I have mentioned my skepticism of lab tests in the past (Makes My Blood Boil, Weighing the Evidence: Science and Anecdote in Nutrition Studies). It started when, as anti-doping commissioner for the International Triathlon Union I was obliged to prosecute athletes for doping violations when their tests showed 4 or 5 billionths of a gram of a steroid metabolite at a time when the legal allowable threshold was “only” 3. A billionth of a gram could then be the difference between being labeled for life as a cheater or competing legally. Seeing how imprecise lab tests can be from one lab or one machine to the other, and how these wavy lines on sheets of graph paper could be interpreted so differently from one “expert” to the next, my skepticism grew. At some future date I will get into details regarding the many common diagnostic tests that are now being re-evaluated for their lack of effectiveness (mammograms, colonoscopies, CT scans, etc) but for now, if you want a really scary example of how nebulous lab values can influence serious medical decisions, go here and read what the National Cancer Institute has to say about using PSA values to diagnose prostate cancer and read the answer to question 4. Turns out the gold standard for diagnosing prostate cancer relies on a test for which it is acknowledged there is no “normal” or “abnormal” PSA. And that while the “over/under” lab value for a biopsy has historically been set at 4.0,  65-75% of men who have PSAs of 4.1-9.9 are found NOT to have prostate cancer. More damage is often done by the subsequent invasive test (biopsy) than by leaving things as is. Meanwhile, 15% of men biopsied with PSAs below 4 are shown to have prostate cancer. As many docs say, “it’s not much, but it’s the best we have” in diagnosing this serious condition. True, but little consolation when you risk losing sexual function as a result of an invasive biopsy which is, in turn, a result of a nebulous lab value.

Anyway, back to my personal example. Why was my body fat test so far off (if in fact it was)? Who knows? I can estimate it on website calculators and get closer to what I think it is. Like this one… where I come in at 8.68% (I do like that number better). With some tests like skinfold and hydrostatic weighing, there is an assumption that the exact same data (skinfold thickness or underwater weight) when applied to older people (I’m 56) reflect a naturally higher body fat for some reason. But when I researched how they actually got the original data they use to estimate body fat, I found that it was largely from autopsies performed in the 1860’s and 1870’s. Not many autopsies have been done for that purpose since. Also, the reference data on skinfold tests and hydrostatic weighing still assumes that as you get older, you automatically lose muscle (regardless of how you eat or how much you work out) and that your skinfold thickness decreases so much that the same lab value at 22 years of age represents twice the body fat at 56. Hey, since 50 is the new 30, maybe those lab values are obsolete, too?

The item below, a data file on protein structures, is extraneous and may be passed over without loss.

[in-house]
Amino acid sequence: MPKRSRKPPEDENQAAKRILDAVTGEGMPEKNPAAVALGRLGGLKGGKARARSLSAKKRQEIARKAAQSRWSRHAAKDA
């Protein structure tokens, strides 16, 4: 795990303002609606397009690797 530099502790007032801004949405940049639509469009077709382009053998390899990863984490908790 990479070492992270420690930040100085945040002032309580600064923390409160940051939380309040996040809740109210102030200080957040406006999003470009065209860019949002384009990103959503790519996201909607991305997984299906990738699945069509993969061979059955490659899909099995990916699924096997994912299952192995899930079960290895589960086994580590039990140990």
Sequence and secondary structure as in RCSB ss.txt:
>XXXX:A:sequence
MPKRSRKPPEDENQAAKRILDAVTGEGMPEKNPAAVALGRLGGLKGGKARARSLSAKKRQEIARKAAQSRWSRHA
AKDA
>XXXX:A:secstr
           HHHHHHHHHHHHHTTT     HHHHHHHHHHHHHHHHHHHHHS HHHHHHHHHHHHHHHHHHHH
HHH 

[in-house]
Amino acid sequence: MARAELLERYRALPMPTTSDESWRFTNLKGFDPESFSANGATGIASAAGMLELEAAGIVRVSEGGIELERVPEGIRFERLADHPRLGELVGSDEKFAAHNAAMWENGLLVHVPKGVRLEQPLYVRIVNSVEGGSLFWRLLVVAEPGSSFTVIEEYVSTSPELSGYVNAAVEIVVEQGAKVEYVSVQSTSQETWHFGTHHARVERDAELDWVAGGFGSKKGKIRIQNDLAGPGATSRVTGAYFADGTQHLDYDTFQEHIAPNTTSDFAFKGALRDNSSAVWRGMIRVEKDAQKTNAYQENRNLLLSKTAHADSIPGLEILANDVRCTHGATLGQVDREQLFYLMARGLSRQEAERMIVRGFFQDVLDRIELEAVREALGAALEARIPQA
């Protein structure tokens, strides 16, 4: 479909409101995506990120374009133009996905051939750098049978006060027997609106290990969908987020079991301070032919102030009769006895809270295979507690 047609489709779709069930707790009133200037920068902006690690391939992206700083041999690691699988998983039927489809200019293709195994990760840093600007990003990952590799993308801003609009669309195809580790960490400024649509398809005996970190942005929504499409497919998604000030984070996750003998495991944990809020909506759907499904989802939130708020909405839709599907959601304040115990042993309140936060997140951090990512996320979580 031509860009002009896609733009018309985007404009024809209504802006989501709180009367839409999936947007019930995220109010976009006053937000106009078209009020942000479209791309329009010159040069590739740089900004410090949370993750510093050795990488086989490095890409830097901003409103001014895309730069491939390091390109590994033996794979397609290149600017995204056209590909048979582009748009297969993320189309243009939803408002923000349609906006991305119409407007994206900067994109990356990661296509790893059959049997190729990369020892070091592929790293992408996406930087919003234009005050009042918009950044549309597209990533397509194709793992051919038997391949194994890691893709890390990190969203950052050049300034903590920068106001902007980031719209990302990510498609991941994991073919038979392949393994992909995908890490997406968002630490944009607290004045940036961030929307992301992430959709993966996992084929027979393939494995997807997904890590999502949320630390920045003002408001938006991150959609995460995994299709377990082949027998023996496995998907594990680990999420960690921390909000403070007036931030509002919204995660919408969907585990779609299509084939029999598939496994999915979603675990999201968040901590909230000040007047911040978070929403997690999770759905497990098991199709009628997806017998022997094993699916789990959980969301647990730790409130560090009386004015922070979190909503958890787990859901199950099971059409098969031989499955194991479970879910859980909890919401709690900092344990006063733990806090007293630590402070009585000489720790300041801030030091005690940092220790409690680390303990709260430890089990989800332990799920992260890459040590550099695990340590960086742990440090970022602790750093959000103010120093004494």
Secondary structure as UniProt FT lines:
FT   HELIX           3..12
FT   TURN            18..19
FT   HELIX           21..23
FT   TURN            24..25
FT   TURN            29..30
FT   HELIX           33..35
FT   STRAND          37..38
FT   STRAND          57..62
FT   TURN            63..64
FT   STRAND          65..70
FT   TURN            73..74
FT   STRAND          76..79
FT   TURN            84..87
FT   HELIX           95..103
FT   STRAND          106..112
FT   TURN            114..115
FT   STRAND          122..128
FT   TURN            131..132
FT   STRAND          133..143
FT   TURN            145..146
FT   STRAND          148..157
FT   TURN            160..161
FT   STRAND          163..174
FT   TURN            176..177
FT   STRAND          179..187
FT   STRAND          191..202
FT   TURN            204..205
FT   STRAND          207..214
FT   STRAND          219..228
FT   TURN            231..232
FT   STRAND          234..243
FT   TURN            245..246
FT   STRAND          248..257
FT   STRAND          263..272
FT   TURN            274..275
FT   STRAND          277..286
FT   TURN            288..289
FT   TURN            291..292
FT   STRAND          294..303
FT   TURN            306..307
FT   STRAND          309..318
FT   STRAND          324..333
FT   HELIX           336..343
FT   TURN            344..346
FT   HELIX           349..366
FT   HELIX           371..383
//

By the way, the gal who administered my body fat test, and who has done thousands of these, had guessed me at 8% before she started the test. She was so flustered by my results, she insisted on doing the test again. And then once again. And then simply handed me my $60 back and said, “I have no explanation, but clearly your test is way off.” Frustrating. But this sort of thing happens every minute of every day in doctors’ offices and clinics throughout the country. Except the doctor doesn’t acknowledge it and you don’t get a refund.

You want comments? We got comments:

Imagine you’re George Clooney. Take a moment to admire your grooming and wit. Okay, now imagine someone walks up to you and asks, “What’s your name?” You say, “I’m George Clooney.” Or maybe you say, “I’m the Clooninator!” You don’t say “I’m George of George Clooney Sells Movies Blog” and you certainly don’t say, “I’m Clooney Weight Loss Plan”. So while spam is technically meat, it ain’t anywhere near Primal. Please nickname yourself something your friends would call you.

  1. I guess I’m 25% body fat then…

    Sterling wrote on December 23rd, 2009
  2. Very interesting Mark. I went through the same skepiticism last summer.

    Curious what my BF% is I had a seasoned caliper tester meaure me at 14%. I thought that was pretty high. So, I signed on for a “dunk test” in the truck like you did 2 weeks later. Weighing exactly the same they measured me at 4.4%. I was like “c’mon, I am lean, but I don’t think that I am that lean.” My best guess is that I am 7-8%.

    The guy who tests people for a living thought I would be about 6-7% upon visual inpection alone.

    Like you, I am skeptical of it all.

    primalman wrote on December 23rd, 2009
  3. I believe its Tamita that makes a scale to determine bf, but wait there is one reading for “athletic” people and one for “normal” people. Totally bogus if it could actually measure anything. Many gyms bought theseand then found out how worthless they were. The electrical impedance measures water in the body and the more water the leaner you are..the theory. The mirror is the best judge.

    Gordon wrote on December 23rd, 2009
  4. I tested at 8% body fat in September, and from the pictures on this site, I’d say we’re pretty close to the same leanness. 16% is ridiculous.

    Dave wrote on December 23rd, 2009